After more than a decade of responding to our requests for statistical information about the use of armed drones, the MoD abruptly refused our January 2023 request. At first we thought it may be an administrative error but it soon became clear that it was a policy decision.
The MoD now argues that the information that it had previously released without any suggestion of harm for more than a decade will now be refused due to the data being related to bodies dealing with security matters (Section 23) and/or national security (Section 24). Last week, the Information Commissioner finally responded to our appeal, upholding the MoD’s decision based on “confidential submissions” from the MoD. The Information Commissioners Office wrote:
“Based on submissions provided to him by the MOD during the course of his investigation, the Commissioner is satisfied that the information sought by questions 1b) to 4 of the request either falls within the scope of the exemption provided by section 23(1) of FOIA or falls within the scope of the exemption provided by section 24(1) of FOIA, and that if the exemption engaged is section 24(1) then the public interest favours maintaining the exemption.
The Commissioner cannot elaborate on his rationale behind this finding without compromising the content of the withheld information itself or by revealing which of these two exemptions is actually engaged. The Commissioner appreciates that this is likely to prove frustrating to the complainant. However, the Commissioner would like to emphasise that he has carefully scrutinised the MOD’s submissions and that in doing so he has taken into account the complainant’s position that such information has been previously disclosed.
Our analysis of the statistical data on UK armed drone operations, gathered via these FoI requests, enabled some understanding of UK’s use of its armed drones over the past decade or more. Asking a specific set of questions every quarter over several years gave us a dataset which enabled a degree of transparency.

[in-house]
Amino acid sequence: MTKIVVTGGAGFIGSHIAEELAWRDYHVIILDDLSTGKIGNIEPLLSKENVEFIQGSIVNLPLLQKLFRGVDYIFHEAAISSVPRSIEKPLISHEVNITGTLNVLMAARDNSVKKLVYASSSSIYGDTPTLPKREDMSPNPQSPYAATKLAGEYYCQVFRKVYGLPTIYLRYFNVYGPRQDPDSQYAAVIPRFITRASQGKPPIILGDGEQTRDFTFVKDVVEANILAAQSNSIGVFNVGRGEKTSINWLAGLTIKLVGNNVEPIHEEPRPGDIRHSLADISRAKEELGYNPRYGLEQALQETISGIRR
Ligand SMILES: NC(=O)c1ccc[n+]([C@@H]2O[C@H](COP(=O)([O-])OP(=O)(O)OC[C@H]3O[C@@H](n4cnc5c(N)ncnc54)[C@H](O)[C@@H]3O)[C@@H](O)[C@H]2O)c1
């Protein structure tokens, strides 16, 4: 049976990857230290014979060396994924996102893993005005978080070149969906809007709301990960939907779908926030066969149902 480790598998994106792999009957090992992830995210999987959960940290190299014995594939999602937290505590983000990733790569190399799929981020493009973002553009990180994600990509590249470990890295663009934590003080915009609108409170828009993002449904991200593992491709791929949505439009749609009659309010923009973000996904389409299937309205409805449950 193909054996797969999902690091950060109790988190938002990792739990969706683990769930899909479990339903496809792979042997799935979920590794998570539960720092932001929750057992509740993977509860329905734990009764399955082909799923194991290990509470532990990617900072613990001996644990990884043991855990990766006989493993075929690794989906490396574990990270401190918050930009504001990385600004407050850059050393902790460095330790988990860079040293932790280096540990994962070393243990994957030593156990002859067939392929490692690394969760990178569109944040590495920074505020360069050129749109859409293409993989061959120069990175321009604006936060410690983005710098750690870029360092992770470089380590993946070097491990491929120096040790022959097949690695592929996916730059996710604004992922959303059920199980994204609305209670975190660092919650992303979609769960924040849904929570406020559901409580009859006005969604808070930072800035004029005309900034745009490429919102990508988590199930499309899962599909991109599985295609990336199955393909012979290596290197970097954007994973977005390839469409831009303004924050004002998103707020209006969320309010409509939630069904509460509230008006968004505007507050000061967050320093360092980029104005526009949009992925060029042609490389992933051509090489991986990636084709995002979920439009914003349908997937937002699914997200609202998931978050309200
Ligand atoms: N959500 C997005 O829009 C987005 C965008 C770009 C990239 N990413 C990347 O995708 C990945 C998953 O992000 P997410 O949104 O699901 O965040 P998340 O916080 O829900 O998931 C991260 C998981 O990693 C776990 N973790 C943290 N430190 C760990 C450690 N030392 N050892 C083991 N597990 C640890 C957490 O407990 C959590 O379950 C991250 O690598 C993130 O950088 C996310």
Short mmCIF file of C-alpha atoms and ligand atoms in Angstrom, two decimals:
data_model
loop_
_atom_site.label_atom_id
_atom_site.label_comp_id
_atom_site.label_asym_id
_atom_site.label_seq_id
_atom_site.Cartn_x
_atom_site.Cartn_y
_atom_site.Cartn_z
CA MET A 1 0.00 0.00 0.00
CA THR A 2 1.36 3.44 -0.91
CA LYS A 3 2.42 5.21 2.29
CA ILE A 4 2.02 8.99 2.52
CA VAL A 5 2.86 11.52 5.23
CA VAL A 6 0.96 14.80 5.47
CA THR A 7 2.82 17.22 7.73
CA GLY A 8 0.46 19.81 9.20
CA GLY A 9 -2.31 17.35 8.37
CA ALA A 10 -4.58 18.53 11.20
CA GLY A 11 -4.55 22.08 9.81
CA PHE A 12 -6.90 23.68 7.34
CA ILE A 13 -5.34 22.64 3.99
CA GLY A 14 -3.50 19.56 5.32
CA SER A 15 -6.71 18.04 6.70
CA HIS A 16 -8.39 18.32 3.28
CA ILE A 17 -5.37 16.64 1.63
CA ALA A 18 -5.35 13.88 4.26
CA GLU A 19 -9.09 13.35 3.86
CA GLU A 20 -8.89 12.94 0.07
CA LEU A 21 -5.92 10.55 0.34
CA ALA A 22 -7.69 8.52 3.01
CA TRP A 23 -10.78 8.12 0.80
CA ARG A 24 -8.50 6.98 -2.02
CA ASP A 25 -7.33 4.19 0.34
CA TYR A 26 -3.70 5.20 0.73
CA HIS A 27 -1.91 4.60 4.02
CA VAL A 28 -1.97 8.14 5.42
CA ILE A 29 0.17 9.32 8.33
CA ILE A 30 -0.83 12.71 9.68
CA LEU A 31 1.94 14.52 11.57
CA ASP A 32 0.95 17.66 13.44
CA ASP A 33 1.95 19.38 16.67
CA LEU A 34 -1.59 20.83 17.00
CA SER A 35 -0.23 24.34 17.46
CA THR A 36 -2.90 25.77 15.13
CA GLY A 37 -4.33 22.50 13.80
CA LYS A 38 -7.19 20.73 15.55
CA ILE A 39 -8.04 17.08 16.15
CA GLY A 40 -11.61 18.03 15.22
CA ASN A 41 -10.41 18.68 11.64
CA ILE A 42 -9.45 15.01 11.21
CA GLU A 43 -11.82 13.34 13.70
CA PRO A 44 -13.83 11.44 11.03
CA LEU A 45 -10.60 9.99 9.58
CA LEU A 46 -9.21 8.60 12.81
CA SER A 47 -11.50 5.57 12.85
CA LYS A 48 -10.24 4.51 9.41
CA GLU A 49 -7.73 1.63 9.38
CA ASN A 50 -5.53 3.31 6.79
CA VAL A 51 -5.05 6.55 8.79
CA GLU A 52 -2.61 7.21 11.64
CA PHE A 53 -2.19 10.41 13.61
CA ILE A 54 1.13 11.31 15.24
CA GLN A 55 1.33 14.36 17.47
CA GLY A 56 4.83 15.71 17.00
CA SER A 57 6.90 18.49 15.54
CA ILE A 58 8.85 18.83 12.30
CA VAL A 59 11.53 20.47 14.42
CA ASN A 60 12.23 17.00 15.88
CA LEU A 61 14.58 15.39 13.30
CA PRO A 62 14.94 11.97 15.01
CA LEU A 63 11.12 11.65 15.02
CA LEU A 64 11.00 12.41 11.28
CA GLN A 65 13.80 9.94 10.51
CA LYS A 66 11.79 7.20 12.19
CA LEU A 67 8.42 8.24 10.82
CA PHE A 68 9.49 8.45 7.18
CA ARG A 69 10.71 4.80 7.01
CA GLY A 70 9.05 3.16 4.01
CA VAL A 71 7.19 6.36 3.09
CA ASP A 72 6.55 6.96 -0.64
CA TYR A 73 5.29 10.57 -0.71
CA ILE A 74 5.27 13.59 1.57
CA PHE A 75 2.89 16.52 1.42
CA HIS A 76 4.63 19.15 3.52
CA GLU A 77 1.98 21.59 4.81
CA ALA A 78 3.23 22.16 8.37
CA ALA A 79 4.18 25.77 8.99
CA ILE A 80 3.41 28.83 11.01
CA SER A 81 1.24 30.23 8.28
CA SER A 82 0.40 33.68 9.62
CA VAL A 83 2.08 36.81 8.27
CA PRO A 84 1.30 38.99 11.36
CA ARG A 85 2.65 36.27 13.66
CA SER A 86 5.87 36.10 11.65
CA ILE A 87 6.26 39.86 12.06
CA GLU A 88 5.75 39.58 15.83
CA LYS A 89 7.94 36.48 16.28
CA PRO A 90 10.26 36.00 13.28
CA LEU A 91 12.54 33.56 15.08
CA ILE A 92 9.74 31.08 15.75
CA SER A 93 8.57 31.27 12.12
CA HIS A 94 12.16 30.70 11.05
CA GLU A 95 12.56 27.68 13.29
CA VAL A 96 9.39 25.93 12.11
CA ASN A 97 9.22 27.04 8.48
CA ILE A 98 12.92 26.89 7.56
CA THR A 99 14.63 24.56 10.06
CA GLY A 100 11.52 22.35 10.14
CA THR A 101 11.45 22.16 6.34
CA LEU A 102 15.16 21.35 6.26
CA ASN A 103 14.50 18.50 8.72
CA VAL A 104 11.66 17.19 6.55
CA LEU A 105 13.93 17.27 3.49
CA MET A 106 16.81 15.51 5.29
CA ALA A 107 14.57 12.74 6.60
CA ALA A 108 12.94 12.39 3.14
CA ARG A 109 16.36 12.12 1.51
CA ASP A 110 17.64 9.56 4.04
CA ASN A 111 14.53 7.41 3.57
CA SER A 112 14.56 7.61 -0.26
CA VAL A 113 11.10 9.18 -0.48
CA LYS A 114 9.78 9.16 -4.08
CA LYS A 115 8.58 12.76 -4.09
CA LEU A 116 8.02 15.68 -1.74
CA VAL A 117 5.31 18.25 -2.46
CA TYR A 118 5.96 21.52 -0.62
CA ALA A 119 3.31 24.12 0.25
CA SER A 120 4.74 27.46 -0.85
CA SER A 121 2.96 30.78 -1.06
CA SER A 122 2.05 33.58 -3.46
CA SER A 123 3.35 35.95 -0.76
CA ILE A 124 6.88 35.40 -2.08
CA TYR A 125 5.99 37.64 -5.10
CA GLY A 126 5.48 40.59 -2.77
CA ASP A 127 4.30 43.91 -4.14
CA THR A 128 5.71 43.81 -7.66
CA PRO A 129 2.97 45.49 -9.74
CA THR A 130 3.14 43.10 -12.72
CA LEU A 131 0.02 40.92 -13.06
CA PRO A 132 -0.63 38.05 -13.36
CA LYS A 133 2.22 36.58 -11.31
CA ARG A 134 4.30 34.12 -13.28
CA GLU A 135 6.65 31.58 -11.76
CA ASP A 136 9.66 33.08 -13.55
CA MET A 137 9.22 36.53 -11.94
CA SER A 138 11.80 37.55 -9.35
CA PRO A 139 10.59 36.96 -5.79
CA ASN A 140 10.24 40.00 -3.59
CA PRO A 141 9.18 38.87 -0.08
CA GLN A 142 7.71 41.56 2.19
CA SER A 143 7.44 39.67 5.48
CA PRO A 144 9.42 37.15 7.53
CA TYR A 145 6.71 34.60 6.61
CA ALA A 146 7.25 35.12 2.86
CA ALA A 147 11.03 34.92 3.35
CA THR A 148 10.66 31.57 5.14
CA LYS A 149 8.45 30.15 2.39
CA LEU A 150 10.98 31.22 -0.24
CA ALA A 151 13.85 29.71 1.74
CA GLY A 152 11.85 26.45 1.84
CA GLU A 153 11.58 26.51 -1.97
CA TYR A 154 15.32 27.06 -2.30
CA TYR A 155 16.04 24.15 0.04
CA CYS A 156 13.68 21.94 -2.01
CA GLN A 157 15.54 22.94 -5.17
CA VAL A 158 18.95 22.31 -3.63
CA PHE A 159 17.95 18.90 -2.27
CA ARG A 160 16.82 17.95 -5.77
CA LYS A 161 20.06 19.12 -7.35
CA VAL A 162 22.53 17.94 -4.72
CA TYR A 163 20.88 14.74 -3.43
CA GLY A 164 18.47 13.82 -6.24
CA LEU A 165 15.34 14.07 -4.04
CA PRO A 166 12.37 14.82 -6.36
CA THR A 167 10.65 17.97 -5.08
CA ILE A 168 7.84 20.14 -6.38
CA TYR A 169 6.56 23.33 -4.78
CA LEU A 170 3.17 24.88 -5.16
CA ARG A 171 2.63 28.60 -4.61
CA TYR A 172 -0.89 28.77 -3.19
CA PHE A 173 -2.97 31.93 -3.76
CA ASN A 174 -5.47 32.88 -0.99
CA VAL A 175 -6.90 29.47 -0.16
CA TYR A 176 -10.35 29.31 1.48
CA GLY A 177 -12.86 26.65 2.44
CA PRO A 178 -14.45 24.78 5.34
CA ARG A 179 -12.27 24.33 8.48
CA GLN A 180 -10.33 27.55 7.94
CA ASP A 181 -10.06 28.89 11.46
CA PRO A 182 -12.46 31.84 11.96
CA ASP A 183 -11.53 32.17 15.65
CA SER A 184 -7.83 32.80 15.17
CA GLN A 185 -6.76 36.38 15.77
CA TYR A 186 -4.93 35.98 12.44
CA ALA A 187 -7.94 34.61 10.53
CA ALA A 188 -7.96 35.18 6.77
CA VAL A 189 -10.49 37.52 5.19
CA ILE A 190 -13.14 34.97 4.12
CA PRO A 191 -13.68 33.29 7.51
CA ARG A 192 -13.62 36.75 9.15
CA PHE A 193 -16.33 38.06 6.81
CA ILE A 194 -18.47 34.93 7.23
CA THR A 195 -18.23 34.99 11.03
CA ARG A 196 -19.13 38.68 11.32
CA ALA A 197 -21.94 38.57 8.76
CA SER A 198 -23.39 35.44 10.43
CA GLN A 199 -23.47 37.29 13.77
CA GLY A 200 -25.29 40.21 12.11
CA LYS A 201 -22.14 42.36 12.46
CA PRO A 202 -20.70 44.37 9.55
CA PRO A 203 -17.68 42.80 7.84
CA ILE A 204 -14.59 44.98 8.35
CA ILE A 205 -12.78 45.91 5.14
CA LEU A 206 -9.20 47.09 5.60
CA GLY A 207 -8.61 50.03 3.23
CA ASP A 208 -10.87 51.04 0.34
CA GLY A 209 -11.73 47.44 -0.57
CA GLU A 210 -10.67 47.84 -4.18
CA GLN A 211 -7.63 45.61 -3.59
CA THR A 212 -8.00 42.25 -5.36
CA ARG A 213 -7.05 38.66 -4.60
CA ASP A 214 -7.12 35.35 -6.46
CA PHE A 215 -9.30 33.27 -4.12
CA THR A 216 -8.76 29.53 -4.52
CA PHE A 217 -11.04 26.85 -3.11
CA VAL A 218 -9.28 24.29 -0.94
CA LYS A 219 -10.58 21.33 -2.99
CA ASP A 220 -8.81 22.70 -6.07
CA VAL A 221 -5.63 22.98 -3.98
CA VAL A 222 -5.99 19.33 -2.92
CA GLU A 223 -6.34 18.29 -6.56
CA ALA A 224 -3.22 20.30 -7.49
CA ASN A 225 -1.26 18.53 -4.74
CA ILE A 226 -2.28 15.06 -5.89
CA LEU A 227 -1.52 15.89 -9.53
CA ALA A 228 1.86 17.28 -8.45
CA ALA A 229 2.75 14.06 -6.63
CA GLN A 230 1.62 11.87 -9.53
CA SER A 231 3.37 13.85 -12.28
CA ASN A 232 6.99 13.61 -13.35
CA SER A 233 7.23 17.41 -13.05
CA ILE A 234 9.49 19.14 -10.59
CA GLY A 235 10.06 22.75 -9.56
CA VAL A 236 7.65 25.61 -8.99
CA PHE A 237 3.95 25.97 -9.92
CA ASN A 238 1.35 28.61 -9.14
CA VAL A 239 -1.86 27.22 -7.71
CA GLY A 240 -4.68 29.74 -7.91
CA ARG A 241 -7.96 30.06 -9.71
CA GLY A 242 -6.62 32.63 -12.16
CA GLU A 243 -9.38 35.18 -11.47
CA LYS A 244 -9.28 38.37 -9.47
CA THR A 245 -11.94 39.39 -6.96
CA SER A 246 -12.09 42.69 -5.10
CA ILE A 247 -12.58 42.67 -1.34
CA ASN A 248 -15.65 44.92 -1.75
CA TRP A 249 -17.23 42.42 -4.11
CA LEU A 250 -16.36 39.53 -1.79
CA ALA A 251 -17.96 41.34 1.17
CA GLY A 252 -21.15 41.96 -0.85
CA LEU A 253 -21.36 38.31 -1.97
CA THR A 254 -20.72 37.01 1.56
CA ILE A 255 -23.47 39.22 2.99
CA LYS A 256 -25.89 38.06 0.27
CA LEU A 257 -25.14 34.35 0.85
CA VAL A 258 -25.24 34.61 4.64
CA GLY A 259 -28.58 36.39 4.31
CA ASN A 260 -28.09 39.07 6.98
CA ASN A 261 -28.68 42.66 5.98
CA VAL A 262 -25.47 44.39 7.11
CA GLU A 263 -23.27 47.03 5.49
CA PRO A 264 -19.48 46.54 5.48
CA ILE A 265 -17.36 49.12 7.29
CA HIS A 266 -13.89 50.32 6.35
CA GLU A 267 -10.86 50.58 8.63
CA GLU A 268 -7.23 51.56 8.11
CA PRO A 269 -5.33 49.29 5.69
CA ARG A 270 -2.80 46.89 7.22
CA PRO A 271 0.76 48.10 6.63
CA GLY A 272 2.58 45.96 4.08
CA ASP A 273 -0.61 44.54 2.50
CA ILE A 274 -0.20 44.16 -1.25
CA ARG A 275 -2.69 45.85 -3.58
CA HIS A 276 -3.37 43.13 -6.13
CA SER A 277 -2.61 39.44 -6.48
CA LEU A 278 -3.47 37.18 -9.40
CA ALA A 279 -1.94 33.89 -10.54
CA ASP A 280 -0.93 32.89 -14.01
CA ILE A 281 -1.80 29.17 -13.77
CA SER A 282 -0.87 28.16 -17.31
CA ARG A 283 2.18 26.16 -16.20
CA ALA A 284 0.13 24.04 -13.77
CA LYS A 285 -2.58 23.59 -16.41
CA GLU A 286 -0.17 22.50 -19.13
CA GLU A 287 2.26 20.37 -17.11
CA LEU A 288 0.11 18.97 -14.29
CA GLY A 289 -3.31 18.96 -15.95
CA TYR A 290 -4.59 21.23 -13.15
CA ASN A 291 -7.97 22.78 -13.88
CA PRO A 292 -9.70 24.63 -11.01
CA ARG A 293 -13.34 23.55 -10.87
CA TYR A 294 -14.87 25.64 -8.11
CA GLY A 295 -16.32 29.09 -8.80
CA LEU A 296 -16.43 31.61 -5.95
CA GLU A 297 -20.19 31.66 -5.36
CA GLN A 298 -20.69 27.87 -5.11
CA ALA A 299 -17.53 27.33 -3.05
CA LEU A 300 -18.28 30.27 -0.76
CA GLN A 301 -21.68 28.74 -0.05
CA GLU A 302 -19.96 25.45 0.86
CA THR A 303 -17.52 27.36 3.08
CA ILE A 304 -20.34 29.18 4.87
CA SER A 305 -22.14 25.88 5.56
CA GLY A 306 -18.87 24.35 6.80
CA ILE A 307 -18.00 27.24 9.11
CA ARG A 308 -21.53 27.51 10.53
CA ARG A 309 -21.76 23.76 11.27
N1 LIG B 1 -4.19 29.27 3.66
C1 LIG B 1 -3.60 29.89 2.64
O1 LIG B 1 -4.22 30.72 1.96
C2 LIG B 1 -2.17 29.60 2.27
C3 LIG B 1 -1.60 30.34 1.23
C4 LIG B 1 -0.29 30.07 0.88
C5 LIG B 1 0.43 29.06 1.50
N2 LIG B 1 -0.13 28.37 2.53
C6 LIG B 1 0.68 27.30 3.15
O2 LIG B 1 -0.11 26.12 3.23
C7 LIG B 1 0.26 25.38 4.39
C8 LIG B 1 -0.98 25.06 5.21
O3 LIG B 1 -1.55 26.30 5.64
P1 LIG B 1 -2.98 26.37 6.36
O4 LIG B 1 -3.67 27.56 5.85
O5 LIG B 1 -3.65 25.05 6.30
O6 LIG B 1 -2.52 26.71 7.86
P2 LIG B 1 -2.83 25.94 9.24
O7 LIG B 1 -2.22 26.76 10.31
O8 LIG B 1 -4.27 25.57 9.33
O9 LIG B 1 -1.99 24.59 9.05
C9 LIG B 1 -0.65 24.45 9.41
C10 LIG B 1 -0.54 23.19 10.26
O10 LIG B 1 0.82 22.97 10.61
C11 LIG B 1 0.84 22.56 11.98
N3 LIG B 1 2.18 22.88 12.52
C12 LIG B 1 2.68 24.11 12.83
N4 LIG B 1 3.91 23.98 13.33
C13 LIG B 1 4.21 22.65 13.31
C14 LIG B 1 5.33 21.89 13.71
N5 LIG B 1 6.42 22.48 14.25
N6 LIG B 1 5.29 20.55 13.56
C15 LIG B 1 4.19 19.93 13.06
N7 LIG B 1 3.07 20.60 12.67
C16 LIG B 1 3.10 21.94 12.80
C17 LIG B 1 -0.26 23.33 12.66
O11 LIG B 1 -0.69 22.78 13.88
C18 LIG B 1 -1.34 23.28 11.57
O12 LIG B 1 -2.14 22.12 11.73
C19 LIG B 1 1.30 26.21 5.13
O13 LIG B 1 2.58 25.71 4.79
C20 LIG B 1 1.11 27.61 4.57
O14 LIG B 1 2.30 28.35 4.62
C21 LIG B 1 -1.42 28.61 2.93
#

For example when the MoD insisted that its armed drones were primarily used for intelligence gathering – strongly implying drones were rarely being used to launch strikes – the data showed that for periods of time between half and a third of UK air strikes were being carried out by drones. The data also enabled greater understanding of what was happening on the ground, for example the extent of the switch of UK air and drone strikes to Syria from Iraq in certain periods of the war. The FoI data also enabled us to discover when strikes had taken place that had not been disclosed by MoD press releases. The data also allowed us to see the number and type of weapons being used and therefore to calculate the cost of the munitions being used. Indeed one response also let slip that the UK drones were firing thermobaric weapons.
While we have asked both the MoD and the Information Commissioner to explain why the situation has changed, no answer has been forthcoming forcing us to speculate. It may be that as the UK and its NATO allies are now concentrating on possible conflict with ‘peer states’ rather than non-state groups it has been decided that it should no longer release the data.
On the other hand, the use of the Section 23 exemption (of the FoI Act), claiming such information is related to ‘security bodies’ such at MI5, MI6 or Special Forces, may mean that the current use of drones in Iraq and Syria is being more closely directed by those bodies than the MoD. The last publicised strike by a UK Reaper drone in December 2022 was the targeted killing of an ISIS leader who the government claimed was involved in chemical or biological weapons.
Finally, it is clear that the UK wants to use its armed drones outside of on-going military operations like Operation Shader. We previously challenged the UK to detail its use of Reaper drones outside of Operation Shader but the MoD refused. At the Tribunal dealing with that matter the MoD argued that
“The effectiveness of operations conducted using Reaper outside Operation Shader in future depend, in part, on a greater degree of ambiguity as to the employment of Reaper in order to be successful. It is important to retain a degree of ambiguity regarding the full extent of Reaper operations now in order to maintain this flexibility in the future. “ (Quote from Tribunal decision Notice)
Whatever the reason, as the UK begins to replace Reaper with its new ‘Protector’ drones this decision means much less transparency about how, where and why the UK is deploying its armed drones. Without public and parliamentary oversight and scrutiny of drone deployments it is highly likely that their use will increase. We have no choice but to challenge this decision at an Information Tribunal.